GUYSBOROUGH COUNTY: It’s that time of year again, when forests in Nova Scotia are sprayed with pesticides.

Earlier this month, the Department of Environment issued six new approvals for pesticide spraying, which in total span approximately 1,351 hectares. The approvals for the privately-owned woodlots will be sprayed with the herbicide Vision Max, which has the active and controversial ingredient glyphosate.

Of the six approvals, three companies have been given the green light to spray forested lands in Antigonish, Guysborough and Richmond counties. They include MacMullin Forestry Consulting, JD Irving Ltd. and Century Forestry Consultants.

Scott Maston of Century Forestry Consultants said forestry is an easy target whenever it comes to talking about the use of pesticides and that it’s more widely used in agriculture.

“Keep into perspective that all the glyphosate-based products used in the world, forestry actually accumulates a very minor percentage of total use,” he said. “Forestry accounts for about one per cent, the industrial industry uses five-to-seven per cent, and with over 90 per cent of its total use is the agriculture industry.”

To control competing vegetation and allow unimpeded growth, glyphosate is applied to these privately-owned woodlots.

“As far as risks, which we’re applying in forest situations, we’re out in woodlots of people who want us to be there, we’re back in the woods, which is a significant distance out from public contact and we’re spraying on privately-owned property,” Maston explained

There are strict regulations in place that need to be followed to carry out these sprayings such as public notifications, buffer zones, wind speeds, certification requirements, and adherence to the information on product labels.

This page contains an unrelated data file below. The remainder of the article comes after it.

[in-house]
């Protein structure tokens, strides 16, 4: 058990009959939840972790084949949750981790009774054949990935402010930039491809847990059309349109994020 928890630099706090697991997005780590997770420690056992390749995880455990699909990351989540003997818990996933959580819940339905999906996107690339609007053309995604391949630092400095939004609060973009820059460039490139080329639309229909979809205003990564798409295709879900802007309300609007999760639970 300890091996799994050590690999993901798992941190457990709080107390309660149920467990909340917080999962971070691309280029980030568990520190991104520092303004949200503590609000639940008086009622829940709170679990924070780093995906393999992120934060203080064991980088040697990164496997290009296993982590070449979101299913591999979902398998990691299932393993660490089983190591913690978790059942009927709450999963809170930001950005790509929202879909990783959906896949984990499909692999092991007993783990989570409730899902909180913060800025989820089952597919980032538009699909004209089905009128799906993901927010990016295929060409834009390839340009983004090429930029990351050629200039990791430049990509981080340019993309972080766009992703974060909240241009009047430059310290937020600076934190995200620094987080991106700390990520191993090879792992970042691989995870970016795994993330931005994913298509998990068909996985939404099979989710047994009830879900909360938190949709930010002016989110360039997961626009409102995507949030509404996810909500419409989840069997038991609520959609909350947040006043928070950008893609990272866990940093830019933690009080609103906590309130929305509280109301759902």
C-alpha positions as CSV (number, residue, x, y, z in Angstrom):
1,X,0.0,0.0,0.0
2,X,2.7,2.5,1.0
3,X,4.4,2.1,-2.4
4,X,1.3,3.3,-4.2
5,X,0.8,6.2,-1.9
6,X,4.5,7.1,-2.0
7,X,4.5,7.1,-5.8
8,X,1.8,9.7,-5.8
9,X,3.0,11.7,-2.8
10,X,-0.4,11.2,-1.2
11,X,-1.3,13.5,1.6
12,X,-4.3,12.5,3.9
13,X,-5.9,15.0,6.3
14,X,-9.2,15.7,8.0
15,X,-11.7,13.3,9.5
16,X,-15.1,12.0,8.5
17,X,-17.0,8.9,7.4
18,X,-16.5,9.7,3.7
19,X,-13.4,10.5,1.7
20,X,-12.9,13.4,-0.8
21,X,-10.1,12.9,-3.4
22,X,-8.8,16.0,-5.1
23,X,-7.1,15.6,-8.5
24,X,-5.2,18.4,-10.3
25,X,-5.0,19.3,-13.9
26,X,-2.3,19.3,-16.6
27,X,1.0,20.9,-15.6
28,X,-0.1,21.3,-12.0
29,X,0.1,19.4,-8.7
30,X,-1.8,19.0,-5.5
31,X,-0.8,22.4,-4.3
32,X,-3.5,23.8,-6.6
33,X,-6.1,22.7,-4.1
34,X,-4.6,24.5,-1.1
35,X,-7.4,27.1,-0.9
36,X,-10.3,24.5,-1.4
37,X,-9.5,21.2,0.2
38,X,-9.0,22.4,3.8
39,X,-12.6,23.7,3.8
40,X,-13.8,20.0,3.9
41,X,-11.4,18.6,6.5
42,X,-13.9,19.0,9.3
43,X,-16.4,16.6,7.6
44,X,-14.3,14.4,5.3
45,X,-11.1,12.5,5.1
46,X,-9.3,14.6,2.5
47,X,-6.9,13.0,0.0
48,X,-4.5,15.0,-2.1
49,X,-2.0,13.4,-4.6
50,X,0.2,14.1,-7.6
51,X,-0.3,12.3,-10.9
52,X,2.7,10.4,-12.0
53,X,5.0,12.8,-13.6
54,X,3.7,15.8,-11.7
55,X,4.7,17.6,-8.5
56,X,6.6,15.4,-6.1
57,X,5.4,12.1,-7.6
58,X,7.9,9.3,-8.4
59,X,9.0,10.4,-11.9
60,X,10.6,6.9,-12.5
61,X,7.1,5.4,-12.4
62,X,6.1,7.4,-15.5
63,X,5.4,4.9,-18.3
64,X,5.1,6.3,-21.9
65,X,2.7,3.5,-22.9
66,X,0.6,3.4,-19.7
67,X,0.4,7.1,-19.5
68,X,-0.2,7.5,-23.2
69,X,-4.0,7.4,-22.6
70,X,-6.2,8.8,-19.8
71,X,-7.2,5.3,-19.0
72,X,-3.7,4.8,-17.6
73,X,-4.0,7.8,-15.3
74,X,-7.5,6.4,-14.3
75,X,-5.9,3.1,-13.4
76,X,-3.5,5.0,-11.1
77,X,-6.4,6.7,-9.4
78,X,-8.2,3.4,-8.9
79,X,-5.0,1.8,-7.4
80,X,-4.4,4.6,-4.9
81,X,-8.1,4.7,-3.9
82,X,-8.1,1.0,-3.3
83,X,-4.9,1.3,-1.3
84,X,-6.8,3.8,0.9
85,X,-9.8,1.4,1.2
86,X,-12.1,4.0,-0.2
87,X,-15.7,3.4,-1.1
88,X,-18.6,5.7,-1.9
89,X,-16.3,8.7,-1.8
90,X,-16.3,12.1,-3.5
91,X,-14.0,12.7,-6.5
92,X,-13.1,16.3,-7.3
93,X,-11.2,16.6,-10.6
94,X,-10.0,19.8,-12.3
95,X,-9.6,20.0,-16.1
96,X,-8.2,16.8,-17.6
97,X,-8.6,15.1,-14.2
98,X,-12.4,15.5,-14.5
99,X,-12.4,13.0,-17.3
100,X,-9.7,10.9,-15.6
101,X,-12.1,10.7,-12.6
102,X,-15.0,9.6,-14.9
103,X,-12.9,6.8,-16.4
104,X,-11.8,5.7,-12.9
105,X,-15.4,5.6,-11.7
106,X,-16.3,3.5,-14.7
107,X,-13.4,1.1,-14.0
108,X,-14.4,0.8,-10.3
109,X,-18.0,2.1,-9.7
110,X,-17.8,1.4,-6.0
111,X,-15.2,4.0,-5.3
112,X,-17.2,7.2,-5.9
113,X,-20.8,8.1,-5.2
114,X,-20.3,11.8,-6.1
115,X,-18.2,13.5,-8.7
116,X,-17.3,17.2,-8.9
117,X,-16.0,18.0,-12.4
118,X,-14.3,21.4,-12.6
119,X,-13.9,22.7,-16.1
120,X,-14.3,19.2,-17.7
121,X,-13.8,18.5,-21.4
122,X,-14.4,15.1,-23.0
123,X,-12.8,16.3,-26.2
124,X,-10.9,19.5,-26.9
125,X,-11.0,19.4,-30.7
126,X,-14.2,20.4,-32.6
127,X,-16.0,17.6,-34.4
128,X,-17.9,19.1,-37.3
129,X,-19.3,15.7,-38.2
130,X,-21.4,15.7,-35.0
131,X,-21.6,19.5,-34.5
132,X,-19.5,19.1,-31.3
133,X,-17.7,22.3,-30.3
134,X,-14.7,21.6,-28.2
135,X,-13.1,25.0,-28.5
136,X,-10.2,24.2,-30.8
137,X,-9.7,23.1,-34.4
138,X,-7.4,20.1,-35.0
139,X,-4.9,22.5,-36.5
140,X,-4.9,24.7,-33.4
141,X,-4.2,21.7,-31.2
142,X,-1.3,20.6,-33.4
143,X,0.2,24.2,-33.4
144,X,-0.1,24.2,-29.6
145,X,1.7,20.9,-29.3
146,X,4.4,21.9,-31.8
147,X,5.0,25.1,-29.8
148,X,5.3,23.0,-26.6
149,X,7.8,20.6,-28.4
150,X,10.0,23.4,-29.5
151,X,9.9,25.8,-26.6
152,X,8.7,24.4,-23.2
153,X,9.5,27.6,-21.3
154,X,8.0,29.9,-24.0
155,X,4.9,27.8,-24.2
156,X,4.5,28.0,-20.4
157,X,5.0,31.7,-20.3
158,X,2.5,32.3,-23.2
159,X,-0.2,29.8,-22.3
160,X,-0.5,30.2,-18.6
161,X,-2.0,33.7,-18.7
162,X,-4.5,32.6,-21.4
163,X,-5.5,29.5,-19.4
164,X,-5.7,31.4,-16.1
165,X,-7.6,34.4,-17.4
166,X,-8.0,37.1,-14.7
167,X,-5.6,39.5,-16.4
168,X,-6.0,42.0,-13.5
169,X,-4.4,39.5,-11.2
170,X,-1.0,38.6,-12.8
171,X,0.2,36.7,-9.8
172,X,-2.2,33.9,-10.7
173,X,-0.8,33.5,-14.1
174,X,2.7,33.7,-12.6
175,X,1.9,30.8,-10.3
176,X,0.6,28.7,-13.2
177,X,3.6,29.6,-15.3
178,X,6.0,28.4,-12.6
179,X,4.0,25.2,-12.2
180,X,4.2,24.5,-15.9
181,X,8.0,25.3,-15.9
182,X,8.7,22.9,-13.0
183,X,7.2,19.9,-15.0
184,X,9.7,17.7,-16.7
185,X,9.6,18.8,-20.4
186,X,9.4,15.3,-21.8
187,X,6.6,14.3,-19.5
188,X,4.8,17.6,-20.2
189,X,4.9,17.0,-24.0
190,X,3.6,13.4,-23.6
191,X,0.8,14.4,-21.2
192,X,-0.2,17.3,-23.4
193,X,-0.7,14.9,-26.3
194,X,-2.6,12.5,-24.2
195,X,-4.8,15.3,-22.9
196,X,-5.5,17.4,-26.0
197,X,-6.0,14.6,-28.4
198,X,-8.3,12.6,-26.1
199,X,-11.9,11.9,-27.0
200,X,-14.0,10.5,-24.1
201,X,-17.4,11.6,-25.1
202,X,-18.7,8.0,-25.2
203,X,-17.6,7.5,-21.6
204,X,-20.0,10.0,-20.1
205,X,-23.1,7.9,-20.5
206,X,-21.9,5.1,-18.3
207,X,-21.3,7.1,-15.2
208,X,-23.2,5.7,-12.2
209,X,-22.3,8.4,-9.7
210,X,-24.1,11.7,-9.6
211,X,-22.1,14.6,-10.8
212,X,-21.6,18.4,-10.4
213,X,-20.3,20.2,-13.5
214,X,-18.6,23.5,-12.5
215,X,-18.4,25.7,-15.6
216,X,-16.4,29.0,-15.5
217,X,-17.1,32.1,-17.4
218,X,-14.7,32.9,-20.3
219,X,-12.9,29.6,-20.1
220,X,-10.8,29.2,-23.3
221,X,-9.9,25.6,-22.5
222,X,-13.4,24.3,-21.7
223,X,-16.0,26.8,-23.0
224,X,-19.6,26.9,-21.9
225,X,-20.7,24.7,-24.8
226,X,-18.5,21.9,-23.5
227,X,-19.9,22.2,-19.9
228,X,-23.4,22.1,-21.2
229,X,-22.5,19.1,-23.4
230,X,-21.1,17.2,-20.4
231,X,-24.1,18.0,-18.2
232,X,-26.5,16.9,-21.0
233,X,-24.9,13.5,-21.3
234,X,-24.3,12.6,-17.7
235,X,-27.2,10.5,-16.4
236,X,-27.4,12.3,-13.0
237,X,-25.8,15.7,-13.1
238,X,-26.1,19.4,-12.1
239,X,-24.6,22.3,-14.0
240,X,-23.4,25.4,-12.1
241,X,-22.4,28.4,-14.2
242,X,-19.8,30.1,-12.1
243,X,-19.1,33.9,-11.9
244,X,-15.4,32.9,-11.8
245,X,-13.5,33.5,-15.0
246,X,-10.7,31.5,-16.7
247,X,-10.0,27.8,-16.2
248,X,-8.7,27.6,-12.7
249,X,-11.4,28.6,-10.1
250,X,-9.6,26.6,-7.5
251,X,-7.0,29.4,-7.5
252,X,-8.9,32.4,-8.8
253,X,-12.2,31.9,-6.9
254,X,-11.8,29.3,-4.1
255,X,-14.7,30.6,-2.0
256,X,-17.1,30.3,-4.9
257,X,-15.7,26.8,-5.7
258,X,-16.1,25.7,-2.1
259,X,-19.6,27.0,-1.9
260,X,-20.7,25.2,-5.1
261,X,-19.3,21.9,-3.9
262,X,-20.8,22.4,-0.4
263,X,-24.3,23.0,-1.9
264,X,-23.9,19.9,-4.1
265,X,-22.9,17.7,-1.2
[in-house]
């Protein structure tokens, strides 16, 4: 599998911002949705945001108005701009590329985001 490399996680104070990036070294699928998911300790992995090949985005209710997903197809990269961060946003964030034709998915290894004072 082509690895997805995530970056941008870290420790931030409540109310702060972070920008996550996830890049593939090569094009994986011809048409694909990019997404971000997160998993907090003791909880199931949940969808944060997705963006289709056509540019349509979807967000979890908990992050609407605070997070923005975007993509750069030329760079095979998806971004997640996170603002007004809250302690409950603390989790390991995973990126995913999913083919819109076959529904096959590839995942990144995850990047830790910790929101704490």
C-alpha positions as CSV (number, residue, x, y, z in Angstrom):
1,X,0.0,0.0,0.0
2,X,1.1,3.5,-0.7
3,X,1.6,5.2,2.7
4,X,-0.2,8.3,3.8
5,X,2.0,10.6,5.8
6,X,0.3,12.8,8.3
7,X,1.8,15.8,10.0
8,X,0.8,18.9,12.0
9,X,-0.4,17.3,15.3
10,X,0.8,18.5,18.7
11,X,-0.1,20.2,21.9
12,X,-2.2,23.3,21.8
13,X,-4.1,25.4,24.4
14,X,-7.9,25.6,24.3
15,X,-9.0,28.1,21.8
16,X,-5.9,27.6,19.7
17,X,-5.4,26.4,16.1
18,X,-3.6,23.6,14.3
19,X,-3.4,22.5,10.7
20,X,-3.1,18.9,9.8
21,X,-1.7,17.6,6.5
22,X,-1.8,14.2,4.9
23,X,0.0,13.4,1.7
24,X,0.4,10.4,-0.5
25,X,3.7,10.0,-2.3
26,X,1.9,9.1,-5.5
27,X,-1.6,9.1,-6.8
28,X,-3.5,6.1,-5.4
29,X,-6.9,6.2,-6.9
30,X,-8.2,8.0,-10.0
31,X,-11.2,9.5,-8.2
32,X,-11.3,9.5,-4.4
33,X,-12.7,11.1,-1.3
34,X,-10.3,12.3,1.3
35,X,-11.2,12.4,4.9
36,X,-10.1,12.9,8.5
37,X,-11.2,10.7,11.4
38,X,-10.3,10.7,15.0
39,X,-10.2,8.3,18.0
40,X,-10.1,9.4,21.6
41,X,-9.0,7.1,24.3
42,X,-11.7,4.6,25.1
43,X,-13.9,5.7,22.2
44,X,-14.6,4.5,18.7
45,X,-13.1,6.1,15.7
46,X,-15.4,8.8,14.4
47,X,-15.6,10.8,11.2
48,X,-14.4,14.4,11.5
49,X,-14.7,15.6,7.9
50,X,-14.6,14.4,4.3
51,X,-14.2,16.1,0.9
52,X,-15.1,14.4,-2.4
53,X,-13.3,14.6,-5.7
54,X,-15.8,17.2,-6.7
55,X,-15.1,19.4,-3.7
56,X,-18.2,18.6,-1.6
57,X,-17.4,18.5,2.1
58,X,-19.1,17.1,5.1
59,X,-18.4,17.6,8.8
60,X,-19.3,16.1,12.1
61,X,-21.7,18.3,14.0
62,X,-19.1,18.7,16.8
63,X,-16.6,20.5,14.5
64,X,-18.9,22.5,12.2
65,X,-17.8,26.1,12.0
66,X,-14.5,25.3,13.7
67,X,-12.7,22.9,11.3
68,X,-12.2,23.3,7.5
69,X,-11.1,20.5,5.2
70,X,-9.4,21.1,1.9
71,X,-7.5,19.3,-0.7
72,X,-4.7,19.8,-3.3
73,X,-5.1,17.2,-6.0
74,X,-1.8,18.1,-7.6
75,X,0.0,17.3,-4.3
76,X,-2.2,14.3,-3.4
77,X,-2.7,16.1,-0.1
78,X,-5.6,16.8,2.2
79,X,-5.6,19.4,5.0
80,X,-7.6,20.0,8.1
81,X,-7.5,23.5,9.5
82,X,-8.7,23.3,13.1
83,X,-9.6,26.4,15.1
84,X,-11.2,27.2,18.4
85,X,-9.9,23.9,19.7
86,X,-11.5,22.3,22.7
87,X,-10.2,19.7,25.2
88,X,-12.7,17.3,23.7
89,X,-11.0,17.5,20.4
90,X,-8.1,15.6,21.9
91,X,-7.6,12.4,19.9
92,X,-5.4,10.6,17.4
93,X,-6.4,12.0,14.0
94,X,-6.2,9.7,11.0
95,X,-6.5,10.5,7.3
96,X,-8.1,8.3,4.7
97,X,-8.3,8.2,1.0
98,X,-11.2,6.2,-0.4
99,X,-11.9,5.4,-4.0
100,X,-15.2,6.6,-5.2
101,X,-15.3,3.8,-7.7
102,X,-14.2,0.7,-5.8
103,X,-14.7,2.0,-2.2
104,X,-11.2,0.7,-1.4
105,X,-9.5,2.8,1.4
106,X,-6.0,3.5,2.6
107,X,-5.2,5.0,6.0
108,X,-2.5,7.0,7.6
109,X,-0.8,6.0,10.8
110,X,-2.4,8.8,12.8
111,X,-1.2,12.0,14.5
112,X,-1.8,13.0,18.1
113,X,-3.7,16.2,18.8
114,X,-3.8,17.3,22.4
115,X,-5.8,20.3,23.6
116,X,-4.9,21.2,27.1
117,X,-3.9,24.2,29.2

“With aerial-use there is a built-in GPS on the plane that won’t allow for the mechanism to open and the application to happen unless you’re inside the designated coordinates,” Maston said. “We also have to follow exact weather protocols, such as wind conditions and we need to notify anybody within a 0.5 km radius by writing of any proposed spraying.”

Bruce Nunn, a spokesman for Nova Scotia’s Environment Department said in an e-mail that applications are carefully reviewed by staff and inspections are conducted based on risk.

“Any pesticides used must be registered through Health Canada’s Pest Management Regulatory Agency.”

Maryse Durette, a spokeswoman for Health Canada said glyphosate is a herbicide registered for weed management.

“Health Canada is committed to ensuring pesticides used in Canada are safe for human health and the environment based on available scientific evidence. The department regularly reviews approved pesticides to make sure they continue to be safe for use.”

In April of 2017, Heath Canada published the final re-evaluation decision for products containing glyphosate.

“The re-evaluation found that when glyphosate is used as instructed on the label, the risks to human health and the environment continue to be acceptable,” Durette said. “Health Canada continues to monitor new information related to glyphosate, including regulatory actions from other government organizations, and will take appropriate action if risks of concern to human health or the environment are identified.”